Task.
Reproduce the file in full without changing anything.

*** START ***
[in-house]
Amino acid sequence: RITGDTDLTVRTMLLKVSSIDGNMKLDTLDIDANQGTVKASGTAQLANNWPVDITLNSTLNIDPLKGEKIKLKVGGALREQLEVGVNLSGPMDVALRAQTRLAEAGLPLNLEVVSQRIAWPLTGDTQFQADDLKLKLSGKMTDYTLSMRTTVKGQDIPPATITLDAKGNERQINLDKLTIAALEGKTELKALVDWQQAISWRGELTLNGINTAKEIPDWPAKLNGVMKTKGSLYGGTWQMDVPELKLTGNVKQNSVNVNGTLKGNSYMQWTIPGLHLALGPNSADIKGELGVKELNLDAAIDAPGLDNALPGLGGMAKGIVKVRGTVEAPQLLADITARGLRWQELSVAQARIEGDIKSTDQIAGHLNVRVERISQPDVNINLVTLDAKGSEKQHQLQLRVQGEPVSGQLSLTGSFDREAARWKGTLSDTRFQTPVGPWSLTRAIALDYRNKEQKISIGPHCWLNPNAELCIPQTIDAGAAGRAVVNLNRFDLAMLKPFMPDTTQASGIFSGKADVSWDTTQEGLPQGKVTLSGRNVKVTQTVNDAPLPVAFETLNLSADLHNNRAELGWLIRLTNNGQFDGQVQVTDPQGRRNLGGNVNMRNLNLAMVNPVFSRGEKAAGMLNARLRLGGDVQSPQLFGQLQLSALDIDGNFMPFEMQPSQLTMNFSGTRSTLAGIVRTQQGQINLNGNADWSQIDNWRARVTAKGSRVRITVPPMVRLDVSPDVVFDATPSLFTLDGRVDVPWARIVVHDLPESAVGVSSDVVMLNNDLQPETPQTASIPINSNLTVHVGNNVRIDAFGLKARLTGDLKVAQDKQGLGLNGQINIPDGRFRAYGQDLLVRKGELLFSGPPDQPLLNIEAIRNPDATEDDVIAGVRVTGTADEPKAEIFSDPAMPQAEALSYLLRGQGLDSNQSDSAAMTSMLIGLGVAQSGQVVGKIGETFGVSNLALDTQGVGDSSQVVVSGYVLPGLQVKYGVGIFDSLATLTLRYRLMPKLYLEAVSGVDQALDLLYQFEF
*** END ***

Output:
[in-house]
Amino acid sequence: RITGDTDLTVRTMLLKVSSIDGNMKLDTLDIDANQGTVKASGTAQLANNWPVDITLNSTLNIDPLKGEKIKLKVGGALREQLEVGVNLSGPMDVALRAQTRLAEAGLPLNLEVVSQRIAWPLTGDTQFQADDLKLKLSGKMTDYTLSMRTTVKGQDIPPATITLDAKGNERQINLDKLTIAALEGKTELKALVDWQQAISWRGELTLNGINTAKEIPDWPAKLNGVMKTKGSLYGGTWQMDVPELKLTGNVKQNSVNVNGTLKGNSYMQWTIPGLHLALGPNSADIKGELGVKELNLDAAIDAPGLDNALPGLGGMAKGIVKVRGTVEAPQLLADITARGLRWQELSVAQARIEGDIKSTDQIAGHLNVRVERISQPDVNINLVTLDAKGSEKQHQLQLRVQGEPVSGQLSLTGSFDREAARWKGTLSDTRFQTPVGPWSLTRAIALDYRNKEQKISIGPHCWLNPNAELCIPQTIDAGAAGRAVVNLNRFDLAMLKPFMPDTTQASGIFSGKADVSWDTTQEGLPQGKVTLSGRNVKVTQTVNDAPLPVAFETLNLSADLHNNRAELGWLIRLTNNGQFDGQVQVTDPQGRRNLGGNVNMRNLNLAMVNPVFSRGEKAAGMLNARLRLGGDVQSPQLFGQLQLSALDIDGNFMPFEMQPSQLTMNFSGTRSTLAGIVRTQQGQINLNGNADWSQIDNWRARVTAKGSRVRITVPPMVRLDVSPDVVFDATPSLFTLDGRVDVPWARIVVHDLPESAVGVSSDVVMLNNDLQPETPQTASIPINSNLTVHVGNNVRIDAFGLKARLTGDLKVAQDKQGLGLNGQINIPDGRFRAYGQDLLVRKGELLFSGPPDQPLLNIEAIRNPDATEDDVIAGVRVTGTADEPKAEIFSDPAMPQAEALSYLLRGQGLDSNQSDSAAMTSMLIGLGVAQSGQVVGKIGETFGVSNLALDTQGVGDSSQVVVSGYVLPGLQVKYGVGIFDSLATLTLRYRLMPKLYLEAVSGVDQALDLLYQFEF